By: Scott St. John
The customer relationship management software (CRM) landscape for communications service providers (CSPs) has been largely dominated by industry-giants, Amdocs (NYSE: DOX) and Oracle (NASDAQ: ORCL). But why and at what cost?
Both companies have been on a bit of a buying spree for some time, gobbling up Independent Software Vendors (ISVs) at an impressive clip. In many ways, their acquisition strategies have led to their market dominance, providing them both with an impressive, sasquatch-sized footprint while reassuring their best-of-suite pedigree. However, their seemingly insatiable appetite for acquisitions has also left somewhat of a hole in the fabric of the OSS/BSS landscape; one that might be soon filled by software-bellwether Microsoft and a growing army of partners.
Prior to Amdocs’ acquisition of Nortel’s Clarify CRM in 2001, the CRM landscape was quite different. You saw companies like Clarify, Siebel, Peoplesoft, and Oracle slugging it out for a piece of the CRM market. And, like all good oligopolies, this competition was good for customers, but all that was about to change.
Amdocs’ acquisition arguably removed Clarify as a major competitive threat from the enterprise marketplace, but it provided Amdocs with a best-of-breed CRM solution and an impressive list of nearly 300 customers, including many household names in telecom. It was a bold move by Amdocs and it wasn’t entirely well received. Analyst firm, Forrester even urged Clarify customers to migrate to other CRM solutions at the time. However, coupling Clarify’s CRM prominence with Amdocs’ vertical telecom focus was a little divine inspiration. It gave Amdocs a significant advantage and head-start towards building a cohesive customer-experience management suite for communications service providers (CSPs). Since then, Amdocs has intentionally continued to consume specific companies that further round-out their OSS/BSS portfolio including such companies as Cramer, Longshine, SigValue, and, most recently, Bridgewater.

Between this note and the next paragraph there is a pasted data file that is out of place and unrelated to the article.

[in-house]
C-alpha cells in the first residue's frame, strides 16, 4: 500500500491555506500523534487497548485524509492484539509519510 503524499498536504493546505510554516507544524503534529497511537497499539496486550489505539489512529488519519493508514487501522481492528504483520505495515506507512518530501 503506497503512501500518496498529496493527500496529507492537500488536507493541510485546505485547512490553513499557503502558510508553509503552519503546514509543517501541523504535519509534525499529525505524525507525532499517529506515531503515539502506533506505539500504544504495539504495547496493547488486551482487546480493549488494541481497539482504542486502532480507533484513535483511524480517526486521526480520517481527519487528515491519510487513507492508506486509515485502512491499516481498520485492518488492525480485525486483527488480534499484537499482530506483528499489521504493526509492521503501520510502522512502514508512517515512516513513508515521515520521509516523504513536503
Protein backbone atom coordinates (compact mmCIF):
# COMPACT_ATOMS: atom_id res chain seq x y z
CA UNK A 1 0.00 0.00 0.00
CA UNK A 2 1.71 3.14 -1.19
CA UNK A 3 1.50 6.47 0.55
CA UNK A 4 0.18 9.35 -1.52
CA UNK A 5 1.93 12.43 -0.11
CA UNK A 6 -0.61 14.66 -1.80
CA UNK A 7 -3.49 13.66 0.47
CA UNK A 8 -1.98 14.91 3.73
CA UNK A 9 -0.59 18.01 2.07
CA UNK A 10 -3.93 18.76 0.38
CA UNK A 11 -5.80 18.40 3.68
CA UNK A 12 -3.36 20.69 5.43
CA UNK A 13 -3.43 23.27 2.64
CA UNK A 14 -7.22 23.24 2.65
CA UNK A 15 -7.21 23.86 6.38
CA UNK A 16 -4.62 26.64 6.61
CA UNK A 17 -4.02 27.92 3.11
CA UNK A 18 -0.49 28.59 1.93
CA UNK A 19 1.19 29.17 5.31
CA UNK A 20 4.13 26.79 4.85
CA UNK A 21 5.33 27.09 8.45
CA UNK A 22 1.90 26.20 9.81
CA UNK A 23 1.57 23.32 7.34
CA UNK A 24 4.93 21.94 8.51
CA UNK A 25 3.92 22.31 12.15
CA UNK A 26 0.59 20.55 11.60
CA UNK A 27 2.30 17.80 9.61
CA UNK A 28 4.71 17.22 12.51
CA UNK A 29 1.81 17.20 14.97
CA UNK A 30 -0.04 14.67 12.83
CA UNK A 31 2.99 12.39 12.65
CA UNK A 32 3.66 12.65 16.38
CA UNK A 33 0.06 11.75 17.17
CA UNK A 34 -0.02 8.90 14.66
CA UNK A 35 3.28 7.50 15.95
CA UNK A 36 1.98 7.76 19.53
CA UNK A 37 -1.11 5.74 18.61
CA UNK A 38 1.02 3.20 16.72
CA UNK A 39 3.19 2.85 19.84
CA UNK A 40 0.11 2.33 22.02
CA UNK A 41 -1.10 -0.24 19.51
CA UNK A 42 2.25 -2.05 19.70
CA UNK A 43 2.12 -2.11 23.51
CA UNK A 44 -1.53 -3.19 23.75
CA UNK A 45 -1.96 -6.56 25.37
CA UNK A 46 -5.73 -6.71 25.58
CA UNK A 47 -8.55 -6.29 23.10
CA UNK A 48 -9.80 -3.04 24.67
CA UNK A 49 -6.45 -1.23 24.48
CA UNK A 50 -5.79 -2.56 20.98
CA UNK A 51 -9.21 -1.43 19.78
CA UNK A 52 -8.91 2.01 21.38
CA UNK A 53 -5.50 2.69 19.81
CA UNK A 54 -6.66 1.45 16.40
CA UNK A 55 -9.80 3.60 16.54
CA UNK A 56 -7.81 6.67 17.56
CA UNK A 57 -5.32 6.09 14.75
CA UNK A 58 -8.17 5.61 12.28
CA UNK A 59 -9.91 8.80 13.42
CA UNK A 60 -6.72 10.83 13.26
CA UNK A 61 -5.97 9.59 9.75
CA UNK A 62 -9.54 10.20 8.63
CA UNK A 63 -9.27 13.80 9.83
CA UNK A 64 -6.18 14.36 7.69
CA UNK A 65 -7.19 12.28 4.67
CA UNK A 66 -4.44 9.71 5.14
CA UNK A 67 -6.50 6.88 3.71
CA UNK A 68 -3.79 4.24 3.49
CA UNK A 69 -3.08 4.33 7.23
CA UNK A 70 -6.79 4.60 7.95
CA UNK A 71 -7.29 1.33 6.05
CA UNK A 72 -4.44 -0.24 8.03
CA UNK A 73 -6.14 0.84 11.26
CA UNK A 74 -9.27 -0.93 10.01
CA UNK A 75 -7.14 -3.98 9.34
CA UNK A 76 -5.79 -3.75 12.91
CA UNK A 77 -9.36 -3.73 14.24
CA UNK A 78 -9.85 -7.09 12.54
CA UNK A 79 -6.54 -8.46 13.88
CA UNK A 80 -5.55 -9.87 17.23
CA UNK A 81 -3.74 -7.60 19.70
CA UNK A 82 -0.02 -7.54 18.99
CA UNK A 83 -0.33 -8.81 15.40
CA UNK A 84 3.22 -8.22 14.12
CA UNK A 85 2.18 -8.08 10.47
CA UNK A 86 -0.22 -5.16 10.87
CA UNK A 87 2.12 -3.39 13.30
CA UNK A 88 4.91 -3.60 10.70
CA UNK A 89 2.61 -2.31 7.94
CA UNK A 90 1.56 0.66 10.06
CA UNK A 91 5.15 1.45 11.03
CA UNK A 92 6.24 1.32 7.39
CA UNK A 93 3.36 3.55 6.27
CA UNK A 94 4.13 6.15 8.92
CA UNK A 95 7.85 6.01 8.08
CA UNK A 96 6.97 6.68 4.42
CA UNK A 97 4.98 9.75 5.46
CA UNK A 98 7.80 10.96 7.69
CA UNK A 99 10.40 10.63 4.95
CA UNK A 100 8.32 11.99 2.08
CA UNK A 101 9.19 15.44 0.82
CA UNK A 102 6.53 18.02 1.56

Not to be outdone by Amdocs, Oracle struck back with monster acquisitions like Siebel and Peoplesoft (collectively totaling over $15B), followed by smaller, but more telecom-specific, acquisitions of Portal Software, Metasolv, and Netsure. Notably, Oracle’s acquisition strategy appeared to be more focused on consuming key rivals Siebel and Peoplesoft. However, their investments in OSS-leader Metasolv, Portal and Netsure affirm their focus on the telco marketplace. Even so, Oracle’s strategy does seem to fall a little short of the strong vertical focus on CSPs that Amdocs continues to bring to the table.
After the dust settled, and I’m not entirely convinced it has, Amdocs and Oracle’s aggressive, grow-through-acquisition strategy collectively cost over $18 billion dollars and removed 10 key innovators from the OSS/BSS marketplace (Fig. 1). If you add other notable industry acquisitions during this time to the mix such as Syndesis (by Subex), NetCracker (by NEC), and most recently Intec (by CSGI); over a dozen leading OSS/BSS providers have been swallowed up in the last decade alone. This has not only significantly diminished competition and innovation; it also has also created a steep up-hill battle for any independent software company that is trying to compete with more than one 500-pound gorilla in the room. From a customer perspective, top-tier CSPs only have a few real choices left and the right one depends on, well, their risk tolerance.